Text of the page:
Events. The largest US-owned exhibitions organiser, Emerald Expositions has acquired a group of tech shows from EH Media for $28m. The events include: Total Tech Summit; CEPro; Commercial Integrator; Security Sales & Integration and Campus Safety. The deal serves to focus attention on Emerald whose ancestry includes VNU, Bill Communications, Miller Freeman US,Nielsen, Onex and George Little. The $1.2bn quoted company, which has more than 55 trade shows (32 of which it describes as “large”), has been highly acquisitive but its shares have crashed 26% in the past year and are now some 5% below the 2017 IPO price. With attractive EBITDA profit margins of 45%, the problem is sluggish revenue growth. Blackstone, which bought the UK-based Clarion Events for £600m this time last year, is looking to build a world leader in exhibitions. It would love to get its hands on Reed Exhibitions when (if) it is put up for sale by RELX, the UK-based information parent. But, if Emerald’s shares continue to under-perform, the US group could become an easier target. A Clarion-Emerald ‘merger’ would become one of the the world’s five largest exhibition organisers with strong and growing positions in the US, UK and Asia. It would actually be the third largest independent organiser after Informa and Reed. Blackstone must surely be doing the sums.
B2B information. Washington-based FiscalNote has completed its acquisition of CQ Roll Call from The Economist Group for $180m through a combination of cash and equity. The Economist Group gets an 18% share in FiscalNote. As part of the transaction, S&P Global also takes a strategic equity investment. FiscalNote Founder and chairman/CEO Tim Hwang remains the largest individual shareholder in the company which, he says, “began out of our desire to answer a fairly simple question: why isn’t there a way to keep track of what’s happening in government — at every level — in a simple, comprehensive, and reliable way?” That explains the five-year-old company’s success but what remains a mystery is why The Economist wanted to sell its long-term media asset CQ Roll – and partly for a minority shareholding in a newish, albeit high-rated, company.
News. Local news web site OKCTalk.com has acquired Tierra Media Group, the parent company of Oklahoma Gazette. The weekly newspaper’s founder and publisher for 40 years, Bill Bleakley, is passing control to Peter J. Brzycki, owner of OKCTalk. Under what the two owners described as “a merger”, the two news brands will be owned by a newly-formed company OKC Next Media. An Oklahoma native, Brzycki began his career in real estate and management consultancy in California. This newspaper-web merger seems to be a good idea for quite a few much larger news properties round the world, doesn’t it?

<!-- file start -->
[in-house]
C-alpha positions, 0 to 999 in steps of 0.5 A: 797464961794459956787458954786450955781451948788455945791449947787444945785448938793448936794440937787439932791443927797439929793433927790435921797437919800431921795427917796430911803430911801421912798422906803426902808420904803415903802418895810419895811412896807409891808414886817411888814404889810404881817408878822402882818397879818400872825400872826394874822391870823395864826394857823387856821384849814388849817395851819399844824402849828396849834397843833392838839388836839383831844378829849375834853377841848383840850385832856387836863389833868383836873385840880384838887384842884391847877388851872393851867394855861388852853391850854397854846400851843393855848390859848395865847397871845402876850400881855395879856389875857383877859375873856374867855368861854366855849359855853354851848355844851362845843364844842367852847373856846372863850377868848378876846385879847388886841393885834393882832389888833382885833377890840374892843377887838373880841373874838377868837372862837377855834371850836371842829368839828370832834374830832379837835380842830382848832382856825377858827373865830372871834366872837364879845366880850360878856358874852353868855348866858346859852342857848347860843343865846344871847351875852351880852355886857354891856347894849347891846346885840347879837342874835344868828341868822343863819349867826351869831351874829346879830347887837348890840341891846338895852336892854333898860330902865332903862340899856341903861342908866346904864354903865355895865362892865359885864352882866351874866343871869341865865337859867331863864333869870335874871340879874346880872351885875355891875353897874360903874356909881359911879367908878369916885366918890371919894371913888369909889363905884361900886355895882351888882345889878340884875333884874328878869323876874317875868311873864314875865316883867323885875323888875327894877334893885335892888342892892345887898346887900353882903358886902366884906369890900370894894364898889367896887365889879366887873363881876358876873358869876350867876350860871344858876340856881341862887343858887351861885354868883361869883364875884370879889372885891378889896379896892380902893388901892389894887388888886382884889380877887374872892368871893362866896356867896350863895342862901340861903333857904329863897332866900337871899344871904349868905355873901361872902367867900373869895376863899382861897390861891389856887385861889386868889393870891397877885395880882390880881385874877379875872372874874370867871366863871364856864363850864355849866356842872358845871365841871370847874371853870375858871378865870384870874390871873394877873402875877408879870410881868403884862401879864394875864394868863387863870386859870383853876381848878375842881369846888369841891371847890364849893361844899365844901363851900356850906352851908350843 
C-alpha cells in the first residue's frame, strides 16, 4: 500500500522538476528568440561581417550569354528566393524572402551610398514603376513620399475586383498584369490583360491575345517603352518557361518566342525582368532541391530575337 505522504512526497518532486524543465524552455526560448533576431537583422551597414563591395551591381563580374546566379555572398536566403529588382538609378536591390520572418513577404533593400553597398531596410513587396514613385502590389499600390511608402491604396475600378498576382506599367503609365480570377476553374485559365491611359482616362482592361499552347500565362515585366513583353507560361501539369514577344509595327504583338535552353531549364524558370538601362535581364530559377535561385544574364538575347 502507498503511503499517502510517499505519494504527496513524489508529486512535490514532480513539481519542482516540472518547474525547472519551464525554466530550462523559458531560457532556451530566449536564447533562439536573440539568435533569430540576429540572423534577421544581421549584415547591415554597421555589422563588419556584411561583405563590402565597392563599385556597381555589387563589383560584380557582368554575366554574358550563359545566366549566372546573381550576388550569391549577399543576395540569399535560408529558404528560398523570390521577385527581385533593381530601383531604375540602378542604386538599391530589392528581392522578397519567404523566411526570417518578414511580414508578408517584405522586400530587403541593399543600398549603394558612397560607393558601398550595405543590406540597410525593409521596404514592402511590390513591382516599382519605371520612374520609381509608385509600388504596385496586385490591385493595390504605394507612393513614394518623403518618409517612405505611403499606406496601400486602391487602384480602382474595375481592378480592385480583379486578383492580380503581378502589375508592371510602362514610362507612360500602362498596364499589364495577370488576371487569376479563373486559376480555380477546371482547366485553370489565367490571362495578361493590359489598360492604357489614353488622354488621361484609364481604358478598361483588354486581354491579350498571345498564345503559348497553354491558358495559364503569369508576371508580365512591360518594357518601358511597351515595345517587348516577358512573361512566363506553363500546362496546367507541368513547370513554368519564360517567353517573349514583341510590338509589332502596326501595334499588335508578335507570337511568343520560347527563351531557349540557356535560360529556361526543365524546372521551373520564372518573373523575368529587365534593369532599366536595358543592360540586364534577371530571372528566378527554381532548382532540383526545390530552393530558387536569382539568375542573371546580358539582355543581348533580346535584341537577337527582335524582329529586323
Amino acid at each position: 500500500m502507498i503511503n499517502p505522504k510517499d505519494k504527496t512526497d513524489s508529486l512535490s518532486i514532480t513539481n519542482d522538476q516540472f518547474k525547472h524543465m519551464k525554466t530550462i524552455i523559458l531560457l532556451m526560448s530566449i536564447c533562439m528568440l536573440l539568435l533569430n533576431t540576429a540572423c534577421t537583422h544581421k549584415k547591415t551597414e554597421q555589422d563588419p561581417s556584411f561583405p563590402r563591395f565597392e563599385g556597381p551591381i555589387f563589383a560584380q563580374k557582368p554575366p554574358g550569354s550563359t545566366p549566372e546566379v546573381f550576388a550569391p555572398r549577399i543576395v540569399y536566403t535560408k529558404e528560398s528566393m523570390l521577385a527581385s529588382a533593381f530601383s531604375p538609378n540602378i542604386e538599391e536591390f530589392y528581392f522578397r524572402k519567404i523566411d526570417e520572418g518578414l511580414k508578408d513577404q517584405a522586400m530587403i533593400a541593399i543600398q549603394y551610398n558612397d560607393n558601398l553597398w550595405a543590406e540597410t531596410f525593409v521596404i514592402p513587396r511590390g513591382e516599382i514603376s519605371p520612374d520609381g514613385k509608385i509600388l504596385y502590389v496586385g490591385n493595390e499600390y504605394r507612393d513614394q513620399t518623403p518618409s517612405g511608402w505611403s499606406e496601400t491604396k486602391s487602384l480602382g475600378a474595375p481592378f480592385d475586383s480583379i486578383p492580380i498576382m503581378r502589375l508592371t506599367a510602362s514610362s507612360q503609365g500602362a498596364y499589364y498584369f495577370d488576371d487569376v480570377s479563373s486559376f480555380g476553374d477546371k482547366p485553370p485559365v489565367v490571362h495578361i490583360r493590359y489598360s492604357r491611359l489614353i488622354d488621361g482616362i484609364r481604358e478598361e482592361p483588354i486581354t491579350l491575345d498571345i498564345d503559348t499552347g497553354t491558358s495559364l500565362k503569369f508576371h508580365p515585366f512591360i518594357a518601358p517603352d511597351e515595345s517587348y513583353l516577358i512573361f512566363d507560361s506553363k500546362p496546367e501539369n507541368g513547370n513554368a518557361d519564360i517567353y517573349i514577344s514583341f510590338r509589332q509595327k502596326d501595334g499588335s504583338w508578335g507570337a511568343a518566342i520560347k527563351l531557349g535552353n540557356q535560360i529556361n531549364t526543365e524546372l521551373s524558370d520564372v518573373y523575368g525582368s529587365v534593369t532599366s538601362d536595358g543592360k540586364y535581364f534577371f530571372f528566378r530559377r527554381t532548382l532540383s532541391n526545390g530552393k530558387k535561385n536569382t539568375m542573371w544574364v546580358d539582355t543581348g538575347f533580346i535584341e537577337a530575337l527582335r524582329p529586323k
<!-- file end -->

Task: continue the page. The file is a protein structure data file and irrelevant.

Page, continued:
Magazines. Former casino owner Bill Paulos announced has bought GamingToday, the 40-year old Las Vegas sports and gaming tabloid weekly, as more American states legalize gambling. Paulos, who owns Engaged Nation, an online gaming system, did not disclose how much he paid for the weekly paper and website or how many unique viewers it has. GamingToday, founded in 1976 by Chuck and Eileen Di Rocco, is famous for its 39-year-old “Bookie’s Battle” contest which determines which is the best forecaster over the course of the year. Paulos was the co-founder and owner of Cannery Casino Resorts which he sold to Boyd Gaming Corp for $230m in 2016.
Broadcast-streaming. Gray Television has agreed to sell nine stations in eight markets to three different buyers, clearing the way for the FCC to approve its $3.6bn merger with Raycom Media. Last week, it said it had agreed to sell its CBS affiliate WSWG Albany, Georgia, to Marquee Broadcasting. The combined purchase price for all the divestitures is $235.5m, apparently more than Gray had expected. The lastest deals are: Lockwood has agreed to purchase Fox affiliates WTNZ in the Knoxville, Tenn., market (DMA 61), WFXG in Augusta, Ga. (DMA 112), WPGX in Panama City, Fla., (DMA 151) and WDFX in the Dothan, Ala. market (DMA 173); E.W. Scripps has agreed to purchase ABC affiliates KXXV-KRHD in the Waco, Texas, market (DMA 86) and WTXL in Tallahassee, Fla. (DMA 108); Tegna is buying CBS affiliate WTOL Toledo, Ohio (DMA 78), and NBC affiliate KWES Odessa-Midland, Texas (DMA 144). Gray did not break out the prices of the four deals. But, in separate announcements, Scripps said it was $55m for the Waco and Tallahassee stations and Tegna said it was paying $105m for those in Toledo and Odessa-Midland.
B2B information. SAI Global, the provider of “integrated risk management solutions” which was founded 96 years ago to write the standards and technical documents involved in the construction of Sydney’s iconic Harbour Bridge, has acquired Strategic BCP ResilienceONE. Transaction terms not disclosed.